This extends to a pitching staff that had a 2.26 ERA across July and August. In the latter month, the seven Dodger relievers most likely to see postseason action (Kenley Jansen, Paco Rodriguez, Ronald Belisario, Brian Wilson, J.P Howell, Chris Withrow and Carlos Marmol) yielded just 10 runs over 65 1/3 innings (1.38 ERA), allowing 58 baserunners while striking out 81. It was phenomenal, which is great news, until you realize that anything less than phenomenal makes Los Angeles merely mortal again. Throw in the current Best Pitcher in Baseball, Kershaw, sporting an ERA nearly two runs higher than before over his past four starts (3.65, egads!), with 39 baserunners allowed in 24 2/3 innings, and you realize that no one is immune to the ebb and flow of the season.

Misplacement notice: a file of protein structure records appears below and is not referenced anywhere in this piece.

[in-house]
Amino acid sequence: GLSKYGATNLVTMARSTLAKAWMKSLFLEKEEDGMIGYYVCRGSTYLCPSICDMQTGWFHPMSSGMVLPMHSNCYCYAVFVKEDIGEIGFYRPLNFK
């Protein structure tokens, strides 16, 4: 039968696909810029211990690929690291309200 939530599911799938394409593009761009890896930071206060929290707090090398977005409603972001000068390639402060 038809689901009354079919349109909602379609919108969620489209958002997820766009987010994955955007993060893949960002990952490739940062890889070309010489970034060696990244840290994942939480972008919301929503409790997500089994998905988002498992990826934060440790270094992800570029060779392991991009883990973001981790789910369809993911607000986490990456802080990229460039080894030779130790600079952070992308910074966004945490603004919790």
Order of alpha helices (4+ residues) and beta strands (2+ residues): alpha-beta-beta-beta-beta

One more thing. I'm the first person to dismiss momentum in baseball as a product of hindsight, rather than a commodity that has any tangible effect on future performance. After all, if momentum were all it took, if the stones that rolled never stopped rolling, then we'd have no ebb and flow, right? The Dodgers had more momentum in late August than any team in more than half a century, and here they are, raising questions, raising doubt.

You can see in this table how recent champions have finished their seasons. Not only did nine of the past 10 play better than .500 ball after September 1, eight of them played better than .600 ball. 

September-October Regular Season Records of Last 10 World Series Champions

Year Team W-L Pct.
2003 Marlins 18-8 .692
2004 Red Sox 21-11 .656
2005 White Sox 19-12 .613
2006 Cardinals 12-17 .414
2007 Red Sox 16-11 .593
2008 Phillies 17-8 .680
2009 Yankees 20-11 .645
2010 Giants 19-10 .655
2011 Cardinals 18-8 .692
2012 Giants 20-10 .667